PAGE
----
In the twelfth of our interviews with key speakers who are presenting at SEC 11th -12th October 2018, Claire Annesley and Daniel Hajas explain how the University of Sussex is using Innovation to foster genuine equality in STEMM.
Claire Annesley is Professor of Politics at the University of Sussex, UK. Her research focuses on gender equalities in politics and policy and she has just completed a project on gender and ministerial recruitment. In November 2017, she was appointed the University’s Deputy Pro-Vice Chancellor for Equalities and Diversity, a new role to drive the process of improving equality for staff and students.
Daniel Hajas is a Doctoral Student at the University of Sussex in the Sussex Computer Human Interaction (SCHI) Lab. In 2014, when still studying theoretical physics at Sussex, he initiated a student project to make STEMM education more accessible and usable for vision-impaired people. This led to Grapheel, a not-for-profit social enterprise, which was formally established in July 2017. His hope is that this innovation will transform access to STEMM education for other blind and visually impaired scholars – Daniel having lost his sight aged 17.
What should industry and academia be doing to foster genuine equality?
CA:Three things need to happen: we need thorough institutional and cultural change to make universities and industry more inclusive; we need to address all inequalities and how they intersect; and we need to make better use of our own brainpower to devise innovative ways to promote equality and inclusion in STEMM – just as Daniel has done.
Could you expand on your belief that trying to fit excluded groups into existing structures and cultures is not enough?
CA:We often see solutions to addressing inequality in STEMM that are about trying to boost the presence of under-represented groups – but into existing structures and cultures. There is a major flaw with this. What we often hear from the scientists with caring responsibilities or from the scholars with disabilities is that these structures don’t work for them. They need more flexibility.
Or we hear about cultures in STEMM that are, at best, alienating and exhausting – or at worst abusive. Here, I am talking about power structures or networks that are dominated by one particular group. Or the cultures of bullying and harassment that often come with some established power dynamics. We need culture change to challenge abuses of power where they exist.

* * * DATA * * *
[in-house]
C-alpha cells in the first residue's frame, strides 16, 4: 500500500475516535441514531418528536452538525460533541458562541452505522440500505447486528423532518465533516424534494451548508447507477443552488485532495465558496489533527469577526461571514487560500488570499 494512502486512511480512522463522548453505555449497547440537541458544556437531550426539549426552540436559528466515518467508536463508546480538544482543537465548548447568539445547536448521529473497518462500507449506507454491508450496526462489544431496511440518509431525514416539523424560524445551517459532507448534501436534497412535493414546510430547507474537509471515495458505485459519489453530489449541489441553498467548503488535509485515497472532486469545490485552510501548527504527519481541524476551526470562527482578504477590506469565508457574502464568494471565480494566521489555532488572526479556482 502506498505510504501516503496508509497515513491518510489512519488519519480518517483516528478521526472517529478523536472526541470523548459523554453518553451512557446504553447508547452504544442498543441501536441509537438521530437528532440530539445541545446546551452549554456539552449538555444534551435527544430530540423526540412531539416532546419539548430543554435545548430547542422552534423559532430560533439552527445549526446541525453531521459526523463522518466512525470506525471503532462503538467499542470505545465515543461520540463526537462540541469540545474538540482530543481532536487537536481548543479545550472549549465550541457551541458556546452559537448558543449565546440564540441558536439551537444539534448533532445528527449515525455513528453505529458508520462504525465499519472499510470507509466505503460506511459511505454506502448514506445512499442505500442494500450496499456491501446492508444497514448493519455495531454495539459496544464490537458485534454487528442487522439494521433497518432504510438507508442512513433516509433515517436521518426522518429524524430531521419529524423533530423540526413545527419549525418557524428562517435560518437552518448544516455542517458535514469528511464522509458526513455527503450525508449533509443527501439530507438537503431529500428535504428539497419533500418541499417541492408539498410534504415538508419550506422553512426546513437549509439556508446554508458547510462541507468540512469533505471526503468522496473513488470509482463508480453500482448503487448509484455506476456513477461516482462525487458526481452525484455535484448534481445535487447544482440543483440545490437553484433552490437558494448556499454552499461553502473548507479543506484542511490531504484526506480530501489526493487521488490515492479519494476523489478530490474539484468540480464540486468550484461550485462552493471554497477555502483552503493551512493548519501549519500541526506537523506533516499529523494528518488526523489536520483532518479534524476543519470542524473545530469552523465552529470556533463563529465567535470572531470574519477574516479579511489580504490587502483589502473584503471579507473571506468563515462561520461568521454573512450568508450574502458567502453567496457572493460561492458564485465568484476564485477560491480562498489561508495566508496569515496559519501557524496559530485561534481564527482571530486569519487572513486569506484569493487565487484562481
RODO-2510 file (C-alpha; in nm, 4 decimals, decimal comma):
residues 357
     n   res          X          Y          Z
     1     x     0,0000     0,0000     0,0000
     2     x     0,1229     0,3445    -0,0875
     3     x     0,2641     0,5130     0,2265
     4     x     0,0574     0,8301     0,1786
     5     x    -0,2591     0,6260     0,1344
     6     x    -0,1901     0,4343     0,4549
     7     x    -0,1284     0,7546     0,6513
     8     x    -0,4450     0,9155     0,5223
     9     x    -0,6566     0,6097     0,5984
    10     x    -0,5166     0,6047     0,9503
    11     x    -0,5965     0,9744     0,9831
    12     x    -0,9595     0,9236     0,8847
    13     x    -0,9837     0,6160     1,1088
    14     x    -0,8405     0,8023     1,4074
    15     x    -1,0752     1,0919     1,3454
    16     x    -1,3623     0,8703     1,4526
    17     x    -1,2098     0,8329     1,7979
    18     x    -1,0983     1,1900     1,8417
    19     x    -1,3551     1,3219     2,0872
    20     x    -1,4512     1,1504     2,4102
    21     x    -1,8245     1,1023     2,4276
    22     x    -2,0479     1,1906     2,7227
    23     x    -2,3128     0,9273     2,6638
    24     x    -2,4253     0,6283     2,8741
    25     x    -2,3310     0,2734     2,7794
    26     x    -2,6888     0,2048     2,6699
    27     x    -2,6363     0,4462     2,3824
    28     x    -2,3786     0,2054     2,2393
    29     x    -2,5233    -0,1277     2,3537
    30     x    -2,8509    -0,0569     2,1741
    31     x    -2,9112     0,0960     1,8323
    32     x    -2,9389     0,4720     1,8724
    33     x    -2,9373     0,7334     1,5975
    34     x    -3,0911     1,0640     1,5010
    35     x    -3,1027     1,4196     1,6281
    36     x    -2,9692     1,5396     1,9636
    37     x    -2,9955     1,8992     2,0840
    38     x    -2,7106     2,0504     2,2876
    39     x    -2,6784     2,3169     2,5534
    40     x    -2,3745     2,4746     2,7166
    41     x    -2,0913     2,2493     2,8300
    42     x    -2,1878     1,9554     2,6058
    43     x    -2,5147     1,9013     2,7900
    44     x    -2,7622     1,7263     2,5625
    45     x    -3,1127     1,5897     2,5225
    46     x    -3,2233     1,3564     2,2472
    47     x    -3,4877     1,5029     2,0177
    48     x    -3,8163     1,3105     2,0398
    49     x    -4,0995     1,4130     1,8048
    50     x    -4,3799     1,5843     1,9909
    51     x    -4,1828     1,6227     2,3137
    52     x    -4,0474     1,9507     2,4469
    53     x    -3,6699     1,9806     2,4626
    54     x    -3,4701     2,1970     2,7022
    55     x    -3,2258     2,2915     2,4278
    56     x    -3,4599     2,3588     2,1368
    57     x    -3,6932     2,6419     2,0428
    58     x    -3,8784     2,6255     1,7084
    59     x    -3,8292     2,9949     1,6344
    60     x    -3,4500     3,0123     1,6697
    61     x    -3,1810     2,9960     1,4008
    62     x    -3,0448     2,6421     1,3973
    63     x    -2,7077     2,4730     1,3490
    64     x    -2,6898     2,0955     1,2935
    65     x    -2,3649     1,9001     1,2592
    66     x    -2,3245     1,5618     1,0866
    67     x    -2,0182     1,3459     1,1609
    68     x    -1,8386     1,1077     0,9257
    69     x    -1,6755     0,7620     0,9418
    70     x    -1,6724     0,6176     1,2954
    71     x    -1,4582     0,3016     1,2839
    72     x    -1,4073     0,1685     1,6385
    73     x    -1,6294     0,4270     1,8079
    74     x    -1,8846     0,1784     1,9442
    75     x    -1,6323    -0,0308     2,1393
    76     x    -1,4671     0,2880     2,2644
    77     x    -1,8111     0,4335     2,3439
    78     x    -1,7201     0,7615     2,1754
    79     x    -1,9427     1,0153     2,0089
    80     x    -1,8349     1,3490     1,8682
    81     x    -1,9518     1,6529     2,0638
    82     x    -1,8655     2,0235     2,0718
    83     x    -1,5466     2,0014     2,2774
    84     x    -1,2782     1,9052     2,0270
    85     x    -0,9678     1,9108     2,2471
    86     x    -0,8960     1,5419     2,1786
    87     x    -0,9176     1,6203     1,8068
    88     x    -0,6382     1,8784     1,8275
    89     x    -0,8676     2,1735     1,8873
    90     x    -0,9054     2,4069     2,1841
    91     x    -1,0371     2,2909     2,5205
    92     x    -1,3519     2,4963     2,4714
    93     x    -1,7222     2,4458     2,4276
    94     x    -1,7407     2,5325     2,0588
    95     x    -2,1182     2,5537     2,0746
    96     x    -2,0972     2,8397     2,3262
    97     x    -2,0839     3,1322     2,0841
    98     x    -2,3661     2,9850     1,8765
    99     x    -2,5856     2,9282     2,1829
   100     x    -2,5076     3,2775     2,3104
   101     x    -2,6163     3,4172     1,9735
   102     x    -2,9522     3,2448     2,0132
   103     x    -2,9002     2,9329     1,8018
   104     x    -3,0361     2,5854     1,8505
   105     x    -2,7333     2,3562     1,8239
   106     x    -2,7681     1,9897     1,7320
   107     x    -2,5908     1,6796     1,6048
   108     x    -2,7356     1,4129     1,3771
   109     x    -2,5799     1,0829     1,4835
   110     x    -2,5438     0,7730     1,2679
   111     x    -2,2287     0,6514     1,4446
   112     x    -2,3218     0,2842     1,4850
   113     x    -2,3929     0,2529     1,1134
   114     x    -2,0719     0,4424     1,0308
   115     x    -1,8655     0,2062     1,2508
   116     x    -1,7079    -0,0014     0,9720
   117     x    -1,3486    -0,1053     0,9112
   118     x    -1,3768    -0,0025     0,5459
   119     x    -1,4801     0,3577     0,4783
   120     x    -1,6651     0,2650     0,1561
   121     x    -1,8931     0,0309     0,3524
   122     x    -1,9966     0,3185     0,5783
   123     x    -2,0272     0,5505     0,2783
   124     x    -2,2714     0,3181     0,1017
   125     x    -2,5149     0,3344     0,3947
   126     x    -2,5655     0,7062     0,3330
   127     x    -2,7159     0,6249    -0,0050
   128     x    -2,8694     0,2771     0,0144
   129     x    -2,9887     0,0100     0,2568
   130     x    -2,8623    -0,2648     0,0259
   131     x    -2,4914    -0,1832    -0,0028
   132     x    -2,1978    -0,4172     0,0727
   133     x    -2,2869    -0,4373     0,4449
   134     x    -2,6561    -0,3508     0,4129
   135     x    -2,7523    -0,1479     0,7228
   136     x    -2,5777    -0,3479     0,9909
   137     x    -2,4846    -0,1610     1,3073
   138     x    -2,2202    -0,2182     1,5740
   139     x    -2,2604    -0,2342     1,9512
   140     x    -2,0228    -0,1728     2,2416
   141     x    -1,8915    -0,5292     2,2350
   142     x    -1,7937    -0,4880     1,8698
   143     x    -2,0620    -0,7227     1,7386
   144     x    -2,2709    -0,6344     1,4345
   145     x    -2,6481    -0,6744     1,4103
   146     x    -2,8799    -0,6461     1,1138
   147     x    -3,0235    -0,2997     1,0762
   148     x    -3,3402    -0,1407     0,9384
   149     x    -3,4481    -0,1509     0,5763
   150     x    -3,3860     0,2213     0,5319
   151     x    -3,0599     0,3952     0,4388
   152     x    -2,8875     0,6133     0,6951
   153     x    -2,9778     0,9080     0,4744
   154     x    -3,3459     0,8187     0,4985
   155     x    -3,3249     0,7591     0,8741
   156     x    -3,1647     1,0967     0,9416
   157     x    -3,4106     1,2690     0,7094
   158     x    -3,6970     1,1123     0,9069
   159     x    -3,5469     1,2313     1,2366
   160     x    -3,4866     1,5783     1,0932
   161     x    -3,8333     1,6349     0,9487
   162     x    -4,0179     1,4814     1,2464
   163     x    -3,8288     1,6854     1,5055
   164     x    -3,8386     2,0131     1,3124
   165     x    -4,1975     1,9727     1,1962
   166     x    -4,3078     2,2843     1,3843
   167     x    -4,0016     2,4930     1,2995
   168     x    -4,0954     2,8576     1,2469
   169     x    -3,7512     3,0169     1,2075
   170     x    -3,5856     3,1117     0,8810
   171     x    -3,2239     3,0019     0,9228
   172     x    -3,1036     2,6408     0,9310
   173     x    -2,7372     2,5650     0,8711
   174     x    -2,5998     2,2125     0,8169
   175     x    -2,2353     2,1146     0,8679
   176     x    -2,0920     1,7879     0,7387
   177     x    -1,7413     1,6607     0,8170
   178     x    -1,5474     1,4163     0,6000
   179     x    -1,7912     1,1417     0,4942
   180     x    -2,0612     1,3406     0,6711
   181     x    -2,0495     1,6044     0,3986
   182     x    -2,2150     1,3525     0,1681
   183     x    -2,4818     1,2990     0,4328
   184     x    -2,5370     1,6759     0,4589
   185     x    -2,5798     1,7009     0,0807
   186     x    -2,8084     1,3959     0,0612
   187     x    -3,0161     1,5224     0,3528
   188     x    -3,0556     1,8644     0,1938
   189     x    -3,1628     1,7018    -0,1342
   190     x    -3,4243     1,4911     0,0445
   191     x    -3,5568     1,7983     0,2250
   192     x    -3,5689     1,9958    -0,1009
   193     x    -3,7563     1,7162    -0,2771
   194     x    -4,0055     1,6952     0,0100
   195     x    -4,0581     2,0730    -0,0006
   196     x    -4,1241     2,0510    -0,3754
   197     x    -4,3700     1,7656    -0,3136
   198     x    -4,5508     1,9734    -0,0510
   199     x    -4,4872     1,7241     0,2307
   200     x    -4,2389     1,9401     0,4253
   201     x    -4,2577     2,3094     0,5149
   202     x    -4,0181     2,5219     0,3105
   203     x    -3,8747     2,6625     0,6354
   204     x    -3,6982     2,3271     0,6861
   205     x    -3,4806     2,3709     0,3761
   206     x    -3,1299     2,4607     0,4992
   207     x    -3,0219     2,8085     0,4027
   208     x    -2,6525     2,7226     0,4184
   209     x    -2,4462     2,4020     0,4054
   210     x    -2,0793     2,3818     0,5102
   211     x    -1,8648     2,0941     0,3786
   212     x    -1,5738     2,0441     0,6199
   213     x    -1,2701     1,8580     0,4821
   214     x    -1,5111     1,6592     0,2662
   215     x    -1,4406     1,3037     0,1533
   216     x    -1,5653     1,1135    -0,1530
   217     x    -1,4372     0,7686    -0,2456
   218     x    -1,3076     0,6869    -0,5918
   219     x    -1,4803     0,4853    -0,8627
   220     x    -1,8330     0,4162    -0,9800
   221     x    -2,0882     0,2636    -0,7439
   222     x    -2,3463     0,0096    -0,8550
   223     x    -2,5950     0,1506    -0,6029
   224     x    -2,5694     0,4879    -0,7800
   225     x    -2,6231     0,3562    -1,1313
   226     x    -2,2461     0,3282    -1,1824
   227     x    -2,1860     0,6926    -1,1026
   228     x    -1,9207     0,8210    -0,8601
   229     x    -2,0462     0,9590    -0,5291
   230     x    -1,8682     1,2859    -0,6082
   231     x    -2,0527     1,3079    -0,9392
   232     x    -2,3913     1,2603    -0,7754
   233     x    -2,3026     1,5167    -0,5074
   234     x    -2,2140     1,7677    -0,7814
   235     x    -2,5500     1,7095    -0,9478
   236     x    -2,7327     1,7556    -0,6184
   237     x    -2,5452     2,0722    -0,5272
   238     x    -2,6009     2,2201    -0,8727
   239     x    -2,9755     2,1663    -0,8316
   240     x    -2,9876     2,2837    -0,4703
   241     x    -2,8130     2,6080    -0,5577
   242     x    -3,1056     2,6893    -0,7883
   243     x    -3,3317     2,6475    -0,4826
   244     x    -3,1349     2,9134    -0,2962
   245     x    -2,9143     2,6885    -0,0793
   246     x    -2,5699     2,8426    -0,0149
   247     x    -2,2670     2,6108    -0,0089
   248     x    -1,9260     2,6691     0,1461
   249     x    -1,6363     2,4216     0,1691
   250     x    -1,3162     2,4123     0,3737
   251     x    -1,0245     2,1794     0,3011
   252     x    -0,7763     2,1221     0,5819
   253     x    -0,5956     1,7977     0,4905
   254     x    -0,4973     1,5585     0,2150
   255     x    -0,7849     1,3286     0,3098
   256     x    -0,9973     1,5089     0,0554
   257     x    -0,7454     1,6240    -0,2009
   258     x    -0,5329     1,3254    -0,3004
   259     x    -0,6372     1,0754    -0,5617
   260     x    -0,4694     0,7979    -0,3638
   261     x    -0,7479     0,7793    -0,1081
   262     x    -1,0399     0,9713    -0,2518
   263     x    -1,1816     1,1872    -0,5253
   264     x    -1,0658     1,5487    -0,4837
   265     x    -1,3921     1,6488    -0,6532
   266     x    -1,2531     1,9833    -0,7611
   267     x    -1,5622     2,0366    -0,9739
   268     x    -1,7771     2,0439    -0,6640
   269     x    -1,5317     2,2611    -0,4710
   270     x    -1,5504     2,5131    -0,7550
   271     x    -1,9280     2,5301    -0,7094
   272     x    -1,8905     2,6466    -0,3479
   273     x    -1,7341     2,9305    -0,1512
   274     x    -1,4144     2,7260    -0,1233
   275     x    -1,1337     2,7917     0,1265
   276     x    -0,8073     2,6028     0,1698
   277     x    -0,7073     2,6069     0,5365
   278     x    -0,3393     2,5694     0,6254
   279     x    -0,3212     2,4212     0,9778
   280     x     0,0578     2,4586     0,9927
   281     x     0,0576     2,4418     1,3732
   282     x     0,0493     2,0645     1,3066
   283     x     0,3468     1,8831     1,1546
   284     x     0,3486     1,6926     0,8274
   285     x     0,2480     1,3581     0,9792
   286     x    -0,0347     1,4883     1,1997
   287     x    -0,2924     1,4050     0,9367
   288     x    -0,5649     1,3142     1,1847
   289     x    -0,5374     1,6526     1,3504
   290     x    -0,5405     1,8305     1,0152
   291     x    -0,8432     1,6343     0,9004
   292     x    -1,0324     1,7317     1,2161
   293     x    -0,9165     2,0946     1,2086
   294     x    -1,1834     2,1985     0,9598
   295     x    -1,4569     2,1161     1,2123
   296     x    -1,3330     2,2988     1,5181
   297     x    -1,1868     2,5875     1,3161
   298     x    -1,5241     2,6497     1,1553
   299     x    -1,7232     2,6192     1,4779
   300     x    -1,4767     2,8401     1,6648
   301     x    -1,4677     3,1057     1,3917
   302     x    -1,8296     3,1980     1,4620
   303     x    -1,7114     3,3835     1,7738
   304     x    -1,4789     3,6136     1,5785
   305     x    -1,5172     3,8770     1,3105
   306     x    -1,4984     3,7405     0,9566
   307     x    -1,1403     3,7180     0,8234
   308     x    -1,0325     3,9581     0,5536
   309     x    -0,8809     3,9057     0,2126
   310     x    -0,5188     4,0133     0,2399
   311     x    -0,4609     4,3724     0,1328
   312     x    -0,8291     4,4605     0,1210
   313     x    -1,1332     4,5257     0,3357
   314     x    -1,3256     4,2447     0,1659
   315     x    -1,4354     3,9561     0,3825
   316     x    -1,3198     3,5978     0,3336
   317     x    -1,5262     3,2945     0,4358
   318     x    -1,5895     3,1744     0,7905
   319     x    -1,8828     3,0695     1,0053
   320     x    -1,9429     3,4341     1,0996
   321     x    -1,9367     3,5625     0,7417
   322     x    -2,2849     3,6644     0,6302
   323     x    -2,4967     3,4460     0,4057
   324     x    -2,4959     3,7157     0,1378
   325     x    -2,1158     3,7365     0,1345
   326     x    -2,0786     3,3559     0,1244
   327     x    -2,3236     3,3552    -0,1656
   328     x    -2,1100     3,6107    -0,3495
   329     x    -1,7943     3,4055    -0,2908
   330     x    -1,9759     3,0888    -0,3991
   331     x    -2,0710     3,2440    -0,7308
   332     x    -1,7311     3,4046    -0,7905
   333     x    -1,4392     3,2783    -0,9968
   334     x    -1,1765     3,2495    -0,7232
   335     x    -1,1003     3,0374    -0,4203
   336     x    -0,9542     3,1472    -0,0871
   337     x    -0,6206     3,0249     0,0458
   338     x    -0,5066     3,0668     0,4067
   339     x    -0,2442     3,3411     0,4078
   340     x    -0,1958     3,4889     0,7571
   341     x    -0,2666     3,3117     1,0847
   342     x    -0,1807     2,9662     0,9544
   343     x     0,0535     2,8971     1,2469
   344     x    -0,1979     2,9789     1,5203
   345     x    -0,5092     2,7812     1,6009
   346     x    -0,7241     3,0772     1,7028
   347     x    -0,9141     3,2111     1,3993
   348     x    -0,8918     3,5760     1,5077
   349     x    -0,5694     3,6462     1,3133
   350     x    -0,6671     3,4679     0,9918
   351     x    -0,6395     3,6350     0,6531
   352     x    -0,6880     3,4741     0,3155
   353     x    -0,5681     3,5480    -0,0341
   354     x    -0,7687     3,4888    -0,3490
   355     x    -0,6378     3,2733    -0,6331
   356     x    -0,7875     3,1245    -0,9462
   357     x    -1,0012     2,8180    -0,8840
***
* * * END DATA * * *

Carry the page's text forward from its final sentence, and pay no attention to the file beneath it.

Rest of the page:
At the University of Sussex we have started work to challenge these structures and cultures and develop a more inclusive campus.
Could you expand on the Westmarland report and changes that have been implemented at the University as a result of the findings?
CA:In 2016, our Vice Chancellor, Adam Tickell, commissioned an independent investigation into the University’s handling of a staff-student relationship that turned violent. Professor Nicole Westmarland from the University of Durham conducted the investigation and we have since implemented her recommendations. Our new policies and procedures make clear that violence and inappropriate behaviour are not tolerated in any part of our University community, and ensure that students and staff feel fully supported when such situations arise.
One example is our new Relationships Policy that sets out the University’s expectations and requirements regarding intimate relationships between members of staff, and staff and students. It does not introduce a blanket ban on relationships, but does require that relationships are reported – a sensible mitigation against conflicts of interest and inappropriate behaviour.
Could you explain more about Grapheel and the Grapheel IRIS app?
DH:Grapheel’s mission is to make STEMM education more accessible and usable for vision impaired people. My fellow students and I wanted to engineer a novel tactile graphics display, combining the concept of refreshable braille displays and tactile diagrams. The aim was to enhance the experience of creating and interpreting static, as well as dynamic diagrams, in a tactile form for blind STEMM students and professionals.
Then, with mentoring from the Sussex Innovation Centre, the Grapheel team shifted focus from hardware R&D to start work on the IRIS project.
Grapheel IRIS is a web service inspired by citizen science projects such as the Galaxy Zoo and crowd sourced volunteer communities such as the Be My Eyes initiative to help visually impaired people in their daily lives. IRIS connects a volunteer community of people with skills in transcribing STEMM figures into text, using accurate language and adapting best practice diagram description guidelines.
A first proof of concept was built in 2016 to model the interaction between the volunteers, users and the interface. Within two months, 10 blind test users and around 50 volunteers signed up from 13 institutions, across seven countries (including Germany, Brazil and Australia). The feedback inspired the team to start designing IRIS in a scalable and more robust form. The first public beta was built and released for testing in July 2018. The team is now focusing on building the community behind IRIS.
You can find out more about the STEMM Equality Congress here
You can find out more about Claire Annesley and Daniel Hajas here